On the first floor are the Jugo (fresh fruit) counters. I order a “mixto" for $1. A mixed juice combining, apple, papaya, mango, melon and banana. When I query the long soft spikes of Aloe Vera sticking out of a tub, she offers me some for free deftly slicing off the dark green skin and wobbling a shivering, transparent triangle into the blender. I proceed to the second floor for a $2, 2 course lunch. A thick ,gelatinous soup with bits of vegetables and then rice and chicken.
For my second night i’ve found a new place to stay, Casa De Wow has an enormous dream catcher hanging in the reception and beds made out of huge tree trunks. Patricia an American volunteer from Chicago greets me at the door and offers me free lemon and honey for the cold i’ve picked up. I spend the rest of the afternoon curled up in bed amongst piles of huge Incan rugs.
The following day Patricia asks if I want to see some guinea pigs. Chickens, horses, pigs and cows were only introduced to Peru at the time of the Spanish invasion in the sixteenth century. Prior to that the people got their meat from their native species, alpacas, llamas and guinepigs.
The latter are called Cuy in Peru - another onomatapoeic Qu’echuan word that mimics the animal’s high pitched squeak.
She takes me right next door where an old Peruvian lady Juliana and her husband sit at a table shelling corn. We take a peek inside their home, which has dirt walls, a smokey fire stove cut into the side and grass on the floor. Around the perimeter dart several blurs of white and orange fur including one tiny little baby that stops and shivers in the corner.
“Oh so they have them as pets here?” I ask Patricia.
“Oh no” she says,
“they’re keeping them to eat them.”
Ah well. - they better run fast.
My first and to be frank last taste of Cuy was 5 years ago when I was first in Cusco, it tasted greasy with a strangely, pungent flavour. On public holidays you can see them burnt of their fur and spit roasted whole, propped up in displays with carrots and tomatoes wedged between their rodenty front teeth. It doesn’t make them look more appetising.
After a 3 hour trek into the sacred valley to see some alternative Incan ruins - Puma Maka i’ve built up another appetite.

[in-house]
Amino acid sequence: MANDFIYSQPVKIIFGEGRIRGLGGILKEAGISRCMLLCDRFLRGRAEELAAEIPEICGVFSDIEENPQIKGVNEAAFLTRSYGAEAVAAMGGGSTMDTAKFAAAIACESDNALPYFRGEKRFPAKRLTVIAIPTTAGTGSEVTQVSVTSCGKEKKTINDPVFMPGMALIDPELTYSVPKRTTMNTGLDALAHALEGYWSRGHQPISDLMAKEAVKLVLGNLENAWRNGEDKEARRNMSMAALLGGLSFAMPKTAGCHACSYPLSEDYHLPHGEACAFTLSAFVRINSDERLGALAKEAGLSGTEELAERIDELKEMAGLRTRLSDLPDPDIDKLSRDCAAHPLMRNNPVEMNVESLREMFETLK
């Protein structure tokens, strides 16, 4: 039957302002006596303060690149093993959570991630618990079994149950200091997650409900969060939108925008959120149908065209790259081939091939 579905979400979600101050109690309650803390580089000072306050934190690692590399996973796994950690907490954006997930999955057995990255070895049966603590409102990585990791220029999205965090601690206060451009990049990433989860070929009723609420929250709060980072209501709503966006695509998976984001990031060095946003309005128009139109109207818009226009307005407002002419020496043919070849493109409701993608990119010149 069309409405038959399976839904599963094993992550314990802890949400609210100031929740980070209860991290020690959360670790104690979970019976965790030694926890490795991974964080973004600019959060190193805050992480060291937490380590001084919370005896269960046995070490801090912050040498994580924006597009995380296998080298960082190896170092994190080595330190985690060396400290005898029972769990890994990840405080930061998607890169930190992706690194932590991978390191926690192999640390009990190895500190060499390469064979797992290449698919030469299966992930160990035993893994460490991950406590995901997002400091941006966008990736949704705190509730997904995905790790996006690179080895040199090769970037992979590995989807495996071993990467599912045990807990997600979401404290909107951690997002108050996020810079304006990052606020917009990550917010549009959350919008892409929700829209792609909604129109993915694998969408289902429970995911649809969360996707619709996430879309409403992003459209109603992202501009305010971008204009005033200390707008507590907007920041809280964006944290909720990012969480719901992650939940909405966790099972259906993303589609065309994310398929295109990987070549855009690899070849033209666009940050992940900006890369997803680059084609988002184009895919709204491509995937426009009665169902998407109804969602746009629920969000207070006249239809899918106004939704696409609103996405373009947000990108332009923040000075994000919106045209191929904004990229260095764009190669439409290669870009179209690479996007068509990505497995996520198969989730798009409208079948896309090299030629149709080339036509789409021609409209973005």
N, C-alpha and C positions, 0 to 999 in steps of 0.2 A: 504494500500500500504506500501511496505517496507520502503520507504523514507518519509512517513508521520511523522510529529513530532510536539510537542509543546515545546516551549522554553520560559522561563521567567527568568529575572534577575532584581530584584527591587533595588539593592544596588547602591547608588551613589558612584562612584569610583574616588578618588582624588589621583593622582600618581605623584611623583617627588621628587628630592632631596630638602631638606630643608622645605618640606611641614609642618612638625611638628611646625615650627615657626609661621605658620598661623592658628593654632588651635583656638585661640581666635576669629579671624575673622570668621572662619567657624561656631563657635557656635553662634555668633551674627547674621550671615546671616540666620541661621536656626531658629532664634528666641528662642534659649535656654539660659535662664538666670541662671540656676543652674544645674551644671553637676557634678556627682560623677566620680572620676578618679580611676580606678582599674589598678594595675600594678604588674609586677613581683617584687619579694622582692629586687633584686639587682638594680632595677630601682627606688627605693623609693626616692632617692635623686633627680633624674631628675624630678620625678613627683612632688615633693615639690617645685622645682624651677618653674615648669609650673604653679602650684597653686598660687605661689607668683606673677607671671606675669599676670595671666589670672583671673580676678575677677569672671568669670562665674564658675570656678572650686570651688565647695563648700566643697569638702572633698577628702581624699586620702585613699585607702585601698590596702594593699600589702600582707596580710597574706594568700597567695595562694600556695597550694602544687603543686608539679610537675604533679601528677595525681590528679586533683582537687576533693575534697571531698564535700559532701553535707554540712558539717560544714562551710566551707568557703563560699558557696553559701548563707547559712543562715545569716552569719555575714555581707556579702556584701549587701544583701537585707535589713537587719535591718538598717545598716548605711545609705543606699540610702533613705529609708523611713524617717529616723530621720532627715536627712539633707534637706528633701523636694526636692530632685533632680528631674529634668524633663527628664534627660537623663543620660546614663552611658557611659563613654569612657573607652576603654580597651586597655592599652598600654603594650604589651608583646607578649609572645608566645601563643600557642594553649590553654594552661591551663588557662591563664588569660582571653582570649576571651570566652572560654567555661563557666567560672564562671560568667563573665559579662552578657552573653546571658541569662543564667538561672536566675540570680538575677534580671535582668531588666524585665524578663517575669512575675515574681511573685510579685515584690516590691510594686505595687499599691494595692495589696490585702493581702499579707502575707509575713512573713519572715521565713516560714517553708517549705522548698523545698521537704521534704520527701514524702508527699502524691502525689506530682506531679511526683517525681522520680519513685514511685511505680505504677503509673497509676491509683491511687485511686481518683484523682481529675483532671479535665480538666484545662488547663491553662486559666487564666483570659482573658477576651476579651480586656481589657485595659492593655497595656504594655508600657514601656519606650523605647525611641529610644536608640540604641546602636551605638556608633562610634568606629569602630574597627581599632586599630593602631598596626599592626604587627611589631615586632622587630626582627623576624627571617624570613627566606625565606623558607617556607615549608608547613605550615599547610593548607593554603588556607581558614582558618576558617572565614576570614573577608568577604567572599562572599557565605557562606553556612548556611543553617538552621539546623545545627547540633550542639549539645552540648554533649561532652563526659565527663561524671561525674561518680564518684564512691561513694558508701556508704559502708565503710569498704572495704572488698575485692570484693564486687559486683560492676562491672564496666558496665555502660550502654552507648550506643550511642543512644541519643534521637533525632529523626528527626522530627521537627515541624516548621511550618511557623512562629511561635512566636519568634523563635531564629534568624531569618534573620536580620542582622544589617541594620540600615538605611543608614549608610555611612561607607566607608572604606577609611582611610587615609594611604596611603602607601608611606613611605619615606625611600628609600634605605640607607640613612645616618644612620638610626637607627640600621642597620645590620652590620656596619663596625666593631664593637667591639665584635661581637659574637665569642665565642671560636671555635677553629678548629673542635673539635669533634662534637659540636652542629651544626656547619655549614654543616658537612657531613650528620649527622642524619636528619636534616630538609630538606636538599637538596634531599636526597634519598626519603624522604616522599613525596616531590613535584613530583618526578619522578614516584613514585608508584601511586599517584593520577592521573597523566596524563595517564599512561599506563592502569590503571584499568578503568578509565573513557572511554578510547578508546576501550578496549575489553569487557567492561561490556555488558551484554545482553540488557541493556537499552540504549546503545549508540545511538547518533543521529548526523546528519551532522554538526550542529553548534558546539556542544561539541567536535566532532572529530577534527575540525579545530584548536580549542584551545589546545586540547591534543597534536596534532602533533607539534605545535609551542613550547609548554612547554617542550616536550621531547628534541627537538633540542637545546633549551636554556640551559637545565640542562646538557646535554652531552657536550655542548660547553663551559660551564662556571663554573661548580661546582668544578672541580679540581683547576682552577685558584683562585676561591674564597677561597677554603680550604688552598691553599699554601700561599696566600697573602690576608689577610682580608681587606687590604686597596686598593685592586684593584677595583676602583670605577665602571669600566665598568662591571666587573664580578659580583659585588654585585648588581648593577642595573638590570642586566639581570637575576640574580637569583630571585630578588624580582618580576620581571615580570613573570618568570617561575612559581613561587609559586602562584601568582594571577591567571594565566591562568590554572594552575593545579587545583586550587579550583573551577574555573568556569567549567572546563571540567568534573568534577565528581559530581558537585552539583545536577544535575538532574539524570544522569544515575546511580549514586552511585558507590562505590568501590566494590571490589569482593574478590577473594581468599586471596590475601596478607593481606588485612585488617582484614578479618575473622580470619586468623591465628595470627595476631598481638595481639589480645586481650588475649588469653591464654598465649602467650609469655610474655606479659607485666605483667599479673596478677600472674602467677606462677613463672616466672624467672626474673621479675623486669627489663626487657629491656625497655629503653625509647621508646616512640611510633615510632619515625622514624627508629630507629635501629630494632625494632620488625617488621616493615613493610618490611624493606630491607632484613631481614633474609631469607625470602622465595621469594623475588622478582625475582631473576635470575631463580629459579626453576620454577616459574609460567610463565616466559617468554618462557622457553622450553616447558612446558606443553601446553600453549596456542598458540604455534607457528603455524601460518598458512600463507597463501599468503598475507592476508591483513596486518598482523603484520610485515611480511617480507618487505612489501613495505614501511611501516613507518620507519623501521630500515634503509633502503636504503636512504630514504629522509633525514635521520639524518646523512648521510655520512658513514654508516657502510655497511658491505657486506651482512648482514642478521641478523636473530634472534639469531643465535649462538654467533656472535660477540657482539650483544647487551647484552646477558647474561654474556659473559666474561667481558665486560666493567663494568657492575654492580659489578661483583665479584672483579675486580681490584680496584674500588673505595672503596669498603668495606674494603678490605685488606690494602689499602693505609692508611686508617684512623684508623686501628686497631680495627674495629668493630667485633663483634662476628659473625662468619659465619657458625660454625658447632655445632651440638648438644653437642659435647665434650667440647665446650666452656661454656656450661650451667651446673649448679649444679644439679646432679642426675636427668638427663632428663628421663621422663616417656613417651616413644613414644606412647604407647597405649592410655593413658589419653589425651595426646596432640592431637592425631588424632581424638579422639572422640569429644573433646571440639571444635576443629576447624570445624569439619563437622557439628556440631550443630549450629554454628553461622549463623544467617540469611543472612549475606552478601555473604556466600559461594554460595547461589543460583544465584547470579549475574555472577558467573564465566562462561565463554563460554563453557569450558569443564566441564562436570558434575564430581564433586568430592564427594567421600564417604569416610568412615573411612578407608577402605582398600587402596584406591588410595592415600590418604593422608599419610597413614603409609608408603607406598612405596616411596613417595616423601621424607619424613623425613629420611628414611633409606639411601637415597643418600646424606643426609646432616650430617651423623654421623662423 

Down towards the train station by the river there is a cafe where the waitress (a surprisingly smiley young woman) recommends the ceviche. Its probably wise to save ceviche sampling for beachside resorts where the fish comes fresh from the sea but here the gamble pays off. The trucha is mountain trout and native to the Andes. It comes served rustic Andean style in thick, pink, meaty chunks atop slivers of sweet potato and accompanied by cancha black corn kernels. Its delicious.
For my final night I change accommodation again and find a hostel on the way out of town that has prettily tended gardens, with hammocks by the river. The dorms are the same price as most single rooms in town but the views are worth it.
I spend my morning breakfasting in the sunlit gardens and reflecting on my short little stay from my hammock.
I had been feeling low again at Healing House. My intention when I first arrived in Peru was based around getting warm, healthy and into nature and yet that somehow slipped by the wayside. After a month or so my days seem to be spent huddling against freezing temperatures, avoiding the constant influx of new visitors to the house and comforting my sorrows in a seriously bad habit of daily coffee and carrot cake. I decide to take action and I’m so pleased I listened to myself and brought myself somewhere sunlit and tranquil. It might not sound much but listening to and then prioritising what I need and want in any given moment is such a new muscle right now that i’m training.
From sitting on the roof terrace with a cup of mate watching the sunset, to shooting star gazing from an Incan throne at midnight, to breakfasting in riverside sunlit gardens, to ceviche and sopa, I’ve really managed to sample the best of all worlds for my short little stay.